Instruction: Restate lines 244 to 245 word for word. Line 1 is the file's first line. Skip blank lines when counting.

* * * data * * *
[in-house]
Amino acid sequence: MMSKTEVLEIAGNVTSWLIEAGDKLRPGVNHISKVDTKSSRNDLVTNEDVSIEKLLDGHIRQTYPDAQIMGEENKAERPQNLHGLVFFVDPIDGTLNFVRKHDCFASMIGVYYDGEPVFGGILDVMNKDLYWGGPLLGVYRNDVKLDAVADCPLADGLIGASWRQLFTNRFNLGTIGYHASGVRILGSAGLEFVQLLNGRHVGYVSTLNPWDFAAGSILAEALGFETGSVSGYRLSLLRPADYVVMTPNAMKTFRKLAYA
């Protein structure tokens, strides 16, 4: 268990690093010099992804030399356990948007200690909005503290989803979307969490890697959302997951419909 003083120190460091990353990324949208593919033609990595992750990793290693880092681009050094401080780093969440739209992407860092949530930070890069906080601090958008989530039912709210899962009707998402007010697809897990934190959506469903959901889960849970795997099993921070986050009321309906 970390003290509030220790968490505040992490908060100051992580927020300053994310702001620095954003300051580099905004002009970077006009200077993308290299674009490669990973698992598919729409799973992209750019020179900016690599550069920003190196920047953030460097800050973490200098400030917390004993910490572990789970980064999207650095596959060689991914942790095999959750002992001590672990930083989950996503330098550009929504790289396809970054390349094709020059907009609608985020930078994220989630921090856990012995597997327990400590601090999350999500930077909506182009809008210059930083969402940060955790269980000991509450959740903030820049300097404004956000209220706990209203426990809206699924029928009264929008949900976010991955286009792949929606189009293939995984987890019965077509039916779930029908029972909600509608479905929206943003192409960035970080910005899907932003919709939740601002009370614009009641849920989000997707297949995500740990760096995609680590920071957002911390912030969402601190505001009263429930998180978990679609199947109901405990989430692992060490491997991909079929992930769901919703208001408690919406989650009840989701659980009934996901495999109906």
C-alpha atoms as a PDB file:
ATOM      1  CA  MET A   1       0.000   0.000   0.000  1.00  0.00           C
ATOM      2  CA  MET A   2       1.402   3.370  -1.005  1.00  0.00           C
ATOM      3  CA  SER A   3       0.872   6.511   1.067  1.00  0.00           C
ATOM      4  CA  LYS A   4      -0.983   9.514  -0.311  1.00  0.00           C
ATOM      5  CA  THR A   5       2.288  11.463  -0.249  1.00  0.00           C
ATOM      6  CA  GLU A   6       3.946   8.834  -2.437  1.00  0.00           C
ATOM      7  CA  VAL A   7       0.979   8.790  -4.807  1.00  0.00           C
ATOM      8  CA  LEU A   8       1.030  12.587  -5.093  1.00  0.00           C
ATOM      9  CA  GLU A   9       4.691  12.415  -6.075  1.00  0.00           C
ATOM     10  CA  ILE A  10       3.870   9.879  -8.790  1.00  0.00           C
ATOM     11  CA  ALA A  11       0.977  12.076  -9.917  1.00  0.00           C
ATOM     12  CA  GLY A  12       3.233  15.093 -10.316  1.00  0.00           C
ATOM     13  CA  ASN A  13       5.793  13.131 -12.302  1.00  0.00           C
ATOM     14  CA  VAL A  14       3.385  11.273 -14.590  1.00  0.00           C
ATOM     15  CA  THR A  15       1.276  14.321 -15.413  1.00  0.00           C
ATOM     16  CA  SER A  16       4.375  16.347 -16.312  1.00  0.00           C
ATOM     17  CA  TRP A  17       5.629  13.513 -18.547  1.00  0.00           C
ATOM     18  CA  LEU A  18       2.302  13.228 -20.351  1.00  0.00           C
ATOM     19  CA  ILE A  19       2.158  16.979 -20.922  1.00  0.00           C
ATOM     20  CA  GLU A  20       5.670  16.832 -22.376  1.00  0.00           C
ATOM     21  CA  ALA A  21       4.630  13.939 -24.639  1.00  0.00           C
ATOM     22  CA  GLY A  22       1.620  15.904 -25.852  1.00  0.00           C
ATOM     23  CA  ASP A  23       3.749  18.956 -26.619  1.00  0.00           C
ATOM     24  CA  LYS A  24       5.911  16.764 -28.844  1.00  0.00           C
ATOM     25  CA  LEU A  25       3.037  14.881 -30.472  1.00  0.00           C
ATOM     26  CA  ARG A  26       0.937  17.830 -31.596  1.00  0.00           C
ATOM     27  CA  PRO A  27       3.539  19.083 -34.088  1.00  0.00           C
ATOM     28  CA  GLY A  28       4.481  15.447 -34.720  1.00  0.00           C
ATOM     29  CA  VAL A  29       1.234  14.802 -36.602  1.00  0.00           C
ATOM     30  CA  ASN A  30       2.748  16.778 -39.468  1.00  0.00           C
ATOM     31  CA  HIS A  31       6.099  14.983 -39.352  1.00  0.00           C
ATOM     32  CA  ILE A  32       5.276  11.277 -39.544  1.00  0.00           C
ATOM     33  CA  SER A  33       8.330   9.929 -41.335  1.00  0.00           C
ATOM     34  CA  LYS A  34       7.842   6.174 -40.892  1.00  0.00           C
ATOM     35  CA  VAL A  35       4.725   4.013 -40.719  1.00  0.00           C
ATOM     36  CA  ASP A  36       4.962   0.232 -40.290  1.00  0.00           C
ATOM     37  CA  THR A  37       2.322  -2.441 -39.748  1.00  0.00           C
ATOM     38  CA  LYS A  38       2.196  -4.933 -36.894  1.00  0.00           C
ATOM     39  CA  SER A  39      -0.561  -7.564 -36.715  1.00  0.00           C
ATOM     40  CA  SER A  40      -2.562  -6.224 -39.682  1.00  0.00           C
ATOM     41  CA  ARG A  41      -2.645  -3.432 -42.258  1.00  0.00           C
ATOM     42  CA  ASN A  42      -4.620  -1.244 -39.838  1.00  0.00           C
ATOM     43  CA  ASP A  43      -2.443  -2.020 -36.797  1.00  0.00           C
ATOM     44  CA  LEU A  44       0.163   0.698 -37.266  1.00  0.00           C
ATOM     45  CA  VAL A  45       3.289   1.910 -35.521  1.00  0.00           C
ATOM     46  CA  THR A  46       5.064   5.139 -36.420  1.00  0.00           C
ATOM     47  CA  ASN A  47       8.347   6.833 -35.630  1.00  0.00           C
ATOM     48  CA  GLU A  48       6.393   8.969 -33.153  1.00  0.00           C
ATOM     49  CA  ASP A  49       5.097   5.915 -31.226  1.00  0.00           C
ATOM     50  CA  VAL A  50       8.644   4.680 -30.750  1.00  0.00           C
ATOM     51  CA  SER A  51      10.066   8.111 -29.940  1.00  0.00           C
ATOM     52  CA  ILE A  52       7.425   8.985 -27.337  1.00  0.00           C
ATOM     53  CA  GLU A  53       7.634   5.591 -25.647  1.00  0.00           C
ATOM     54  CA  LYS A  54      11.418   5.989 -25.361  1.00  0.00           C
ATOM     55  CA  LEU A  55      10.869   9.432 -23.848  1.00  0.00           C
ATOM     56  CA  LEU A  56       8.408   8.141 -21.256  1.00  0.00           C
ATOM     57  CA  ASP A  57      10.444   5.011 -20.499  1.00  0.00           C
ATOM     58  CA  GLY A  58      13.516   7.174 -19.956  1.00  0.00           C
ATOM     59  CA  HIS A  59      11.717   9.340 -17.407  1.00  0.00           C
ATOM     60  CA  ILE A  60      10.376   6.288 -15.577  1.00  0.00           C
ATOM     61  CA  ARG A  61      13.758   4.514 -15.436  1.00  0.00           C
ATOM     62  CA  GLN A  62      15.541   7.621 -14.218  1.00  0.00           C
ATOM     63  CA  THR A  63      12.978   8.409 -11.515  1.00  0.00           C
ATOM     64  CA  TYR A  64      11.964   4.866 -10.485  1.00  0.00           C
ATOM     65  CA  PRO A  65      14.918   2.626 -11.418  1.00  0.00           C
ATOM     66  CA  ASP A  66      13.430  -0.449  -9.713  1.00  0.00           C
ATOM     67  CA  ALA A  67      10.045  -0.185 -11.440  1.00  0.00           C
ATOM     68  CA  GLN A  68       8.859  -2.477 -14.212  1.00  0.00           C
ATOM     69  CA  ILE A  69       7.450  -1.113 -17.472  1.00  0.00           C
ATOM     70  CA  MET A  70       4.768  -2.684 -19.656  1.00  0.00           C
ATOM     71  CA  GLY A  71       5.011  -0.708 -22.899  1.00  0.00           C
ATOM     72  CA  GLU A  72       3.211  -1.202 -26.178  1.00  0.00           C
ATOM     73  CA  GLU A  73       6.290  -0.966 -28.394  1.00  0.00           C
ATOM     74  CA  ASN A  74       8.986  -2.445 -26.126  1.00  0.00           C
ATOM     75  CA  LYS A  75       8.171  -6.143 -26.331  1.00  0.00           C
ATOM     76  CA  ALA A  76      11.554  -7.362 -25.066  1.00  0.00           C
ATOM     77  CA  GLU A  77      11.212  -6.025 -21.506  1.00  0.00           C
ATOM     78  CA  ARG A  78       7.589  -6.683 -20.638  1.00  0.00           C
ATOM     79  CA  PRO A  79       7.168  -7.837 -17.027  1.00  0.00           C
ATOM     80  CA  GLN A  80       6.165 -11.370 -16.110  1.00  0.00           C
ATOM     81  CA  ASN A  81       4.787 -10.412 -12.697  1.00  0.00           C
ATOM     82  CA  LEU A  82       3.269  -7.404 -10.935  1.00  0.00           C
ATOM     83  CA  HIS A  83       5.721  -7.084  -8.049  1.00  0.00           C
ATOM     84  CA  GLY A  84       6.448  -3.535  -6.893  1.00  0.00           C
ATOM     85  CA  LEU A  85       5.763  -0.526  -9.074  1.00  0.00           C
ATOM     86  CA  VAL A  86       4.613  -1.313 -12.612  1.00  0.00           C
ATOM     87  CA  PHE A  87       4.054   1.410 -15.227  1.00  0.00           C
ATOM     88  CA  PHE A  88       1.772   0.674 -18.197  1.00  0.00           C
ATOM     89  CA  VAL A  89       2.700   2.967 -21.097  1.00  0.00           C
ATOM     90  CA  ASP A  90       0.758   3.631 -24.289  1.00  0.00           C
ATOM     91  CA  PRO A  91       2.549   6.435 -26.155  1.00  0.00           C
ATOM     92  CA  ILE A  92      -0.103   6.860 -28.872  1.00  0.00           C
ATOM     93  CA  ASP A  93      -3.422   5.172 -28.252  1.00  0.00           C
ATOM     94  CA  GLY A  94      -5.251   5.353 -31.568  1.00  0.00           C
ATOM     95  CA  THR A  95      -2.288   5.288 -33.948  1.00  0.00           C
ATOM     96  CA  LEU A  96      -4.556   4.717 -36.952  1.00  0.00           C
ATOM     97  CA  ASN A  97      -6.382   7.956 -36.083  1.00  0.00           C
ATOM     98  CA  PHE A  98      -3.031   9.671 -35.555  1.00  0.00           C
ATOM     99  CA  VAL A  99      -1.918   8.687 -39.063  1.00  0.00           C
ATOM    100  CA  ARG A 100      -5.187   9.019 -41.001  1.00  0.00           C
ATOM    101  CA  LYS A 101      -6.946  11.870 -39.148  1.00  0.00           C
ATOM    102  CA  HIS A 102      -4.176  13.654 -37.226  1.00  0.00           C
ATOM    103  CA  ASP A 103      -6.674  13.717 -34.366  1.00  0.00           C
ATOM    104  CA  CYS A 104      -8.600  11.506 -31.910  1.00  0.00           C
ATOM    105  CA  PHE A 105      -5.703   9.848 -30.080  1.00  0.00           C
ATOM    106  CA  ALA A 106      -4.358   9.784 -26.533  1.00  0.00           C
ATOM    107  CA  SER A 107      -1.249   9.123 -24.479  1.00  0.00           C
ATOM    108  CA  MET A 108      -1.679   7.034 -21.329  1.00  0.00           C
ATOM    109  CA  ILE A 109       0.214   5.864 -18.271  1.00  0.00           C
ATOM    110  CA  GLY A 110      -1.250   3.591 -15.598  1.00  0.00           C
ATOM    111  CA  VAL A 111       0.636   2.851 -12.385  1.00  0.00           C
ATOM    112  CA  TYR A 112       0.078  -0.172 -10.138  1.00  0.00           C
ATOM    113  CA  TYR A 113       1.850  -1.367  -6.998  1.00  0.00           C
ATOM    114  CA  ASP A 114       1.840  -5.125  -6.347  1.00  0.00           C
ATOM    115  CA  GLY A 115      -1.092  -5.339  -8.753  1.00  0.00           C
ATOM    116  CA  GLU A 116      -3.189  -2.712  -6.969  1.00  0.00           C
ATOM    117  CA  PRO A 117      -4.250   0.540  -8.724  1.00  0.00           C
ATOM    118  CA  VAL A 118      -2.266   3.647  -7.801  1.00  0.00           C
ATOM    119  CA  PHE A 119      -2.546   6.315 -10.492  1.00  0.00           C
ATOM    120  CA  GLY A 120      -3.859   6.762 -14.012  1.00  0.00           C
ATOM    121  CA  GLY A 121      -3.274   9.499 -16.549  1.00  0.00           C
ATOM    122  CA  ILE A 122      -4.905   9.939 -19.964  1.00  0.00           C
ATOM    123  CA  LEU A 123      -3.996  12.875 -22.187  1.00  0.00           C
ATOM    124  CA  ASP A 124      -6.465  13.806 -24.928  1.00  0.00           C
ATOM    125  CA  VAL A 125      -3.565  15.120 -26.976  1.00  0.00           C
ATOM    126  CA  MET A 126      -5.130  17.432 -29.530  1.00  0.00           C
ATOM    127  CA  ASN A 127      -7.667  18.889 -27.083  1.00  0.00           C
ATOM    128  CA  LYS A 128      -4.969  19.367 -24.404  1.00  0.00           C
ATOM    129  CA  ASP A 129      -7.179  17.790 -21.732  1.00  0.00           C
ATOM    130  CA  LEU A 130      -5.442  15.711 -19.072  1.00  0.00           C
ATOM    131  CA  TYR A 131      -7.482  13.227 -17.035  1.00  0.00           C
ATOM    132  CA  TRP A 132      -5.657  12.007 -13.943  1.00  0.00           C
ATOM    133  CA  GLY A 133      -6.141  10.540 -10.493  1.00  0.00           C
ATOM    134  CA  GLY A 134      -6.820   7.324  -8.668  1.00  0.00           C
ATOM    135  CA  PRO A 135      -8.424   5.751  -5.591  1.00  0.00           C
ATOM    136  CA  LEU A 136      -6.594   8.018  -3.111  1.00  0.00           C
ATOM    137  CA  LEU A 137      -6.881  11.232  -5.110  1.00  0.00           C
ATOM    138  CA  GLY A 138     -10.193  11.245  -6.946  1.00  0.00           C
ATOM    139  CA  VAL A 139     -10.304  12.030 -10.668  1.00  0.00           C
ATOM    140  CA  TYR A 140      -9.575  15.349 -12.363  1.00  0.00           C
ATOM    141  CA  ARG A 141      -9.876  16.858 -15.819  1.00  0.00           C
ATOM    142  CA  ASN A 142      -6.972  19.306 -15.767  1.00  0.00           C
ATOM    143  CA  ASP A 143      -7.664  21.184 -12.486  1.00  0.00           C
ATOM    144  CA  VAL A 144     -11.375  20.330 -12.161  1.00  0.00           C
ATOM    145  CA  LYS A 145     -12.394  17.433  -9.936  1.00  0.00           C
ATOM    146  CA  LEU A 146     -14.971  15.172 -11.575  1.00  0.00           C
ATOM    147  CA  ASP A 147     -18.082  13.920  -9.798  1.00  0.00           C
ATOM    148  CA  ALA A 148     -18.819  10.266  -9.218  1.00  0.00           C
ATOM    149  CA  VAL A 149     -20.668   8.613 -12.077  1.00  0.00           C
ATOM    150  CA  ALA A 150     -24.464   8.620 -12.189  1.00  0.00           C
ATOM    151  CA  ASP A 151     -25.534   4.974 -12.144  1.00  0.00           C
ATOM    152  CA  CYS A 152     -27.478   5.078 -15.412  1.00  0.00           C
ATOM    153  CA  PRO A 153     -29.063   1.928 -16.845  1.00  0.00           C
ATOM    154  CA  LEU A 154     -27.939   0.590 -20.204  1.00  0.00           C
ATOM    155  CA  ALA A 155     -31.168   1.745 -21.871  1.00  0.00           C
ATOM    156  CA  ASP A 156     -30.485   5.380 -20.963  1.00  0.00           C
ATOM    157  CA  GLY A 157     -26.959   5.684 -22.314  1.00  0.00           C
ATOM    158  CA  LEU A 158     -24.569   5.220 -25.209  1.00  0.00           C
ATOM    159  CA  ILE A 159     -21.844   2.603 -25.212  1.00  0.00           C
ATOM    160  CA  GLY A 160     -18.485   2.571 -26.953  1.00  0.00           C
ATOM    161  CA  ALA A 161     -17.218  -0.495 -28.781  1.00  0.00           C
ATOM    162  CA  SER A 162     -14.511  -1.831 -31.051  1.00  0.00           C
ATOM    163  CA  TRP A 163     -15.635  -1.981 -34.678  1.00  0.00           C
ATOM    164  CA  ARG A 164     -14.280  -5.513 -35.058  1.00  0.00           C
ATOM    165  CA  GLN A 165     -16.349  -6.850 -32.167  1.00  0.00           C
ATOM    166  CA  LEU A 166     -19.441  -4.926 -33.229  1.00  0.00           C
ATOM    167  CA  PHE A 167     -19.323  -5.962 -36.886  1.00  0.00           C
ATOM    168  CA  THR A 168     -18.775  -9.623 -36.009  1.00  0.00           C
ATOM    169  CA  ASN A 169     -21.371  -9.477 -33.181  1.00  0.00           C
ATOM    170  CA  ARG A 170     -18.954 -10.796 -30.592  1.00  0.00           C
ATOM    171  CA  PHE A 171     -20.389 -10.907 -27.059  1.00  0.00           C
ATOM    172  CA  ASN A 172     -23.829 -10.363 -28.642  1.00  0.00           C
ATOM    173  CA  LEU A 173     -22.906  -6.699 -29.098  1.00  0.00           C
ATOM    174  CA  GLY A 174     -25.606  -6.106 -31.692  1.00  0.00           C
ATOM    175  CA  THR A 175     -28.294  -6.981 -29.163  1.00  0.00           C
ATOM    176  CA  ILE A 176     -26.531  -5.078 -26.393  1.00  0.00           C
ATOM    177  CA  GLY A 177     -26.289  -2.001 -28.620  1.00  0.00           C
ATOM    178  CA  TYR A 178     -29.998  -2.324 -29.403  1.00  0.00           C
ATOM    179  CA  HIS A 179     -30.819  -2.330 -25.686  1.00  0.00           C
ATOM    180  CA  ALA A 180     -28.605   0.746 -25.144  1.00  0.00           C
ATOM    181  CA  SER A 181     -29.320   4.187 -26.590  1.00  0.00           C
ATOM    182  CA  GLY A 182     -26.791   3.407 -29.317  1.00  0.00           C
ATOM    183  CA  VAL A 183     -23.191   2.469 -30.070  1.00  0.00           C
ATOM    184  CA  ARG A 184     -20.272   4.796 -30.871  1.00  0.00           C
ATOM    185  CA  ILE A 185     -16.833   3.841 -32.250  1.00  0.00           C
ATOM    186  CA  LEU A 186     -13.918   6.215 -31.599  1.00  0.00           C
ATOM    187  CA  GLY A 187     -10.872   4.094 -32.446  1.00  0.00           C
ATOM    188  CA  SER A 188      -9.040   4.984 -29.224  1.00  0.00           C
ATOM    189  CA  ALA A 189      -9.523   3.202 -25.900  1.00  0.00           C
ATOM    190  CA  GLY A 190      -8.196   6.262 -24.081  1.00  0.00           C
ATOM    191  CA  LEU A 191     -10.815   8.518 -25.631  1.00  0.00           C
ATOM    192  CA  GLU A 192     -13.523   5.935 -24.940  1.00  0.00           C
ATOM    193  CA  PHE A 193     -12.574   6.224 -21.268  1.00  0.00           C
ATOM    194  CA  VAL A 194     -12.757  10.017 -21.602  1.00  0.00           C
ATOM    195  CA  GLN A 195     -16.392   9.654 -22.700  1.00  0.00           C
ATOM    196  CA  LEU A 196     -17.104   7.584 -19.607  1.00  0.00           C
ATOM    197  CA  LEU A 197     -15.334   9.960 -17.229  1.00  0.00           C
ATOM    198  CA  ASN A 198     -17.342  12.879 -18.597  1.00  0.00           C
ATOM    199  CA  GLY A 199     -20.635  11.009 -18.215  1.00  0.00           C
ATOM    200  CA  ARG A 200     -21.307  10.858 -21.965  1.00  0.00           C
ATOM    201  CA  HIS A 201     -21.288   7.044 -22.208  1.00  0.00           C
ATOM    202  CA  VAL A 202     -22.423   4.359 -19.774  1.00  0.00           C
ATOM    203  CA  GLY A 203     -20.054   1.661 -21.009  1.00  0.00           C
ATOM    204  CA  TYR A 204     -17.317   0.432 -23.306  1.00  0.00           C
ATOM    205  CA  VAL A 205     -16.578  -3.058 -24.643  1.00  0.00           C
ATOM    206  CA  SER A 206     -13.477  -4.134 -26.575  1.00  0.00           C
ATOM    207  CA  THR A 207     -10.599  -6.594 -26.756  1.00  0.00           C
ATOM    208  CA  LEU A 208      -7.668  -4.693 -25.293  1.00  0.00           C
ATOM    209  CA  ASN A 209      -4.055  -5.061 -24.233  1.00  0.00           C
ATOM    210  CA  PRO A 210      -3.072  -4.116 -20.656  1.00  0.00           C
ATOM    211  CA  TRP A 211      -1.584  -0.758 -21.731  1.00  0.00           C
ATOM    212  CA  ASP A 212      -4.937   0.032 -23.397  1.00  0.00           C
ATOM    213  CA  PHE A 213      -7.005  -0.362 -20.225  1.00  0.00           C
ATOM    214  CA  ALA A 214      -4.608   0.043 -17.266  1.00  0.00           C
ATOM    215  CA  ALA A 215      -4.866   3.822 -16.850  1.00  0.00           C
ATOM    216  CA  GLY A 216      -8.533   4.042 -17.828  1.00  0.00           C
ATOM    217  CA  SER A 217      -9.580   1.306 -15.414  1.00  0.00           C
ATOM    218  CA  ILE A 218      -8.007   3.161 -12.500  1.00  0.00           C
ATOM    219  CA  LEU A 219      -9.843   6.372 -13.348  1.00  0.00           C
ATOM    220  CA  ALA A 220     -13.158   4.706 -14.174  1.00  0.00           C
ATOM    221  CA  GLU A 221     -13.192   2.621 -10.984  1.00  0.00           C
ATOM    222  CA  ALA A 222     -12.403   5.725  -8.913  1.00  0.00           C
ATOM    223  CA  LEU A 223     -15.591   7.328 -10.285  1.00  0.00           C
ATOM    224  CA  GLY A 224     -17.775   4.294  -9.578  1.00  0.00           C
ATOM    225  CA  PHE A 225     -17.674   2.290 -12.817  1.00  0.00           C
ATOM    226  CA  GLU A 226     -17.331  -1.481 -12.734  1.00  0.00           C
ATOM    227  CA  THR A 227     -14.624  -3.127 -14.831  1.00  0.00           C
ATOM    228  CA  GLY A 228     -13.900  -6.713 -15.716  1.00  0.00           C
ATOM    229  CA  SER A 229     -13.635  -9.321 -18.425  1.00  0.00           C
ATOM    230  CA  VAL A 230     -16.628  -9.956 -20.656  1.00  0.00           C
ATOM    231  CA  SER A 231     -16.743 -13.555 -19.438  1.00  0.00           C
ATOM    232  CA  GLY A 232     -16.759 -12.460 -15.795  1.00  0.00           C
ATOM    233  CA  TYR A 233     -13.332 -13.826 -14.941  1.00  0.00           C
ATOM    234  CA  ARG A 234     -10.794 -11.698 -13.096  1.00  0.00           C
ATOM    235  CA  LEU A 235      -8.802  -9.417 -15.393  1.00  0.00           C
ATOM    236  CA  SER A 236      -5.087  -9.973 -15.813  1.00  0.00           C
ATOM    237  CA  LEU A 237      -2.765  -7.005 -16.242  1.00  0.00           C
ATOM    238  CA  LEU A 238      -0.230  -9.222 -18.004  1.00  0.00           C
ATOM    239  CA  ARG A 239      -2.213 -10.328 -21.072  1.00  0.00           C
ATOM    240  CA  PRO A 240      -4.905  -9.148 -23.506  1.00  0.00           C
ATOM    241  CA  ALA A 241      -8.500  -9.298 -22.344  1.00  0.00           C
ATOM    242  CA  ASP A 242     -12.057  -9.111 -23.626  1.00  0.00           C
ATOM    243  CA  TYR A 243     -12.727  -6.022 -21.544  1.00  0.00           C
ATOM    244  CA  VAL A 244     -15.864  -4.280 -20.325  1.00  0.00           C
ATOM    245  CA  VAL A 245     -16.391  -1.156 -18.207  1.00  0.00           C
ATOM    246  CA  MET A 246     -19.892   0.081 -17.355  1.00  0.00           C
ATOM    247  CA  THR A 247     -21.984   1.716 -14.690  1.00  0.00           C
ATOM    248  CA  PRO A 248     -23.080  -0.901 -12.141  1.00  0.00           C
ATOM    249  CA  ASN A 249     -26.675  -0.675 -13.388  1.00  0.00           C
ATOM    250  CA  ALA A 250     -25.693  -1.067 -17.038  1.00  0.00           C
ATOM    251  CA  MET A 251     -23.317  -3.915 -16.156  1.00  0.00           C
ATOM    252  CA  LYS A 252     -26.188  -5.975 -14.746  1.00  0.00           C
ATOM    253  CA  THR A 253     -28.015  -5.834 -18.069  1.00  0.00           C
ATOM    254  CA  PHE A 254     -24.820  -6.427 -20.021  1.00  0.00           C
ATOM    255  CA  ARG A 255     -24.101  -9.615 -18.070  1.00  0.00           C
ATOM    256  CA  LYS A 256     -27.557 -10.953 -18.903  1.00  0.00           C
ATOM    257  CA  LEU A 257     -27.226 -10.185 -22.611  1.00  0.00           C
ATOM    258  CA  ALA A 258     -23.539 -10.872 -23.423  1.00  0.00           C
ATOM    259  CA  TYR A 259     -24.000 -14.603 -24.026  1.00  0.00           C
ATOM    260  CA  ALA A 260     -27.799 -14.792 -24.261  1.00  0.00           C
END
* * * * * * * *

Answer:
ATOM    240  CA  PRO A 240      -4.905  -9.148 -23.506  1.00  0.00           C
ATOM    241  CA  ALA A 241      -8.500  -9.298 -22.344  1.00  0.00           C